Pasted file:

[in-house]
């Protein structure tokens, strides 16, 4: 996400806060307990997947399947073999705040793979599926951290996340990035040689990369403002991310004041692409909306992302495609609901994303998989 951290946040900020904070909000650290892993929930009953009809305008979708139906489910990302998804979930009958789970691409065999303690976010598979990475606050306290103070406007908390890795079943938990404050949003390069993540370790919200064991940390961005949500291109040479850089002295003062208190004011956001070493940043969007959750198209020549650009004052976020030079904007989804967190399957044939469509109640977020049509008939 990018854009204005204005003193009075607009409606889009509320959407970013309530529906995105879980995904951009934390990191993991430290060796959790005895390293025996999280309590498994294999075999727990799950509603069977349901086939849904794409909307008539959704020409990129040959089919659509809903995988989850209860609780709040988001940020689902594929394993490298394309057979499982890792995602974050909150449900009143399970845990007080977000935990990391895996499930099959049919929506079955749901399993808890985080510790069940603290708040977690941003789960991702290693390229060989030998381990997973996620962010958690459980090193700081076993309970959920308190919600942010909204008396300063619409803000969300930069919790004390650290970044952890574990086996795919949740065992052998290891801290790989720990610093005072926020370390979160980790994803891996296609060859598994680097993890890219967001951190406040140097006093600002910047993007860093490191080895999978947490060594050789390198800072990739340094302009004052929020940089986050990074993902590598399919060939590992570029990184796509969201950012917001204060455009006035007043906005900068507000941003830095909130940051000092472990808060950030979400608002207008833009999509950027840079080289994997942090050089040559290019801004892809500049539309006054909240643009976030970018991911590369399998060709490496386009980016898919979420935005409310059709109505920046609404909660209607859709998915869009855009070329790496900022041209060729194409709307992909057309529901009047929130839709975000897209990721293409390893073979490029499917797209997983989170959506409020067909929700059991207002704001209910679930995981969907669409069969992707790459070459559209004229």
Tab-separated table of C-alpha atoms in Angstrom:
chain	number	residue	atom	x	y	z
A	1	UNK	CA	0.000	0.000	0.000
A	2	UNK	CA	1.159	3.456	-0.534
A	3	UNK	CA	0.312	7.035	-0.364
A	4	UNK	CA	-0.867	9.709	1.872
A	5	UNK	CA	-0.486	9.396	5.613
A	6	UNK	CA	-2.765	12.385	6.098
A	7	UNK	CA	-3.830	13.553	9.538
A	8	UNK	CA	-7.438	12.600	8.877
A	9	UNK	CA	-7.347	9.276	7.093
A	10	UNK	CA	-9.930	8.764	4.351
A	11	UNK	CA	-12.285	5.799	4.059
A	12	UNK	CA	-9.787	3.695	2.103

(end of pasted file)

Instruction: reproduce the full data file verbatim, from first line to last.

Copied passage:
[in-house]
């Protein structure tokens, strides 16, 4: 996400806060307990997947399947073999705040793979599926951290996340990035040689990369403002991310004041692409909306992302495609609901994303998989 951290946040900020904070909000650290892993929930009953009809305008979708139906489910990302998804979930009958789970691409065999303690976010598979990475606050306290103070406007908390890795079943938990404050949003390069993540370790919200064991940390961005949500291109040479850089002295003062208190004011956001070493940043969007959750198209020549650009004052976020030079904007989804967190399957044939469509109640977020049509008939 990018854009204005204005003193009075607009409606889009509320959407970013309530529906995105879980995904951009934390990191993991430290060796959790005895390293025996999280309590498994294999075999727990799950509603069977349901086939849904794409909307008539959704020409990129040959089919659509809903995988989850209860609780709040988001940020689902594929394993490298394309057979499982890792995602974050909150449900009143399970845990007080977000935990990391895996499930099959049919929506079955749901399993808890985080510790069940603290708040977690941003789960991702290693390229060989030998381990997973996620962010958690459980090193700081076993309970959920308190919600942010909204008396300063619409803000969300930069919790004390650290970044952890574990086996795919949740065992052998290891801290790989720990610093005072926020370390979160980790994803891996296609060859598994680097993890890219967001951190406040140097006093600002910047993007860093490191080895999978947490060594050789390198800072990739340094302009004052929020940089986050990074993902590598399919060939590992570029990184796509969201950012917001204060455009006035007043906005900068507000941003830095909130940051000092472990808060950030979400608002207008833009999509950027840079080289994997942090050089040559290019801004892809500049539309006054909240643009976030970018991911590369399998060709490496386009980016898919979420935005409310059709109505920046609404909660209607859709998915869009855009070329790496900022041209060729194409709307992909057309529901009047929130839709975000897209990721293409390893073979490029499917797209997983989170959506409020067909929700059991207002704001209910679930995981969907669409069969992707790459070459559209004229």
Tab-separated table of C-alpha atoms in Angstrom:
chain	number	residue	atom	x	y	z
A	1	UNK	CA	0.000	0.000	0.000
A	2	UNK	CA	1.159	3.456	-0.534
A	3	UNK	CA	0.312	7.035	-0.364
A	4	UNK	CA	-0.867	9.709	1.872
A	5	UNK	CA	-0.486	9.396	5.613
A	6	UNK	CA	-2.765	12.385	6.098
A	7	UNK	CA	-3.830	13.553	9.538
A	8	UNK	CA	-7.438	12.600	8.877
A	9	UNK	CA	-7.347	9.276	7.093
A	10	UNK	CA	-9.930	8.764	4.351
A	11	UNK	CA	-12.285	5.799	4.059
A	12	UNK	CA	-9.787	3.695	2.103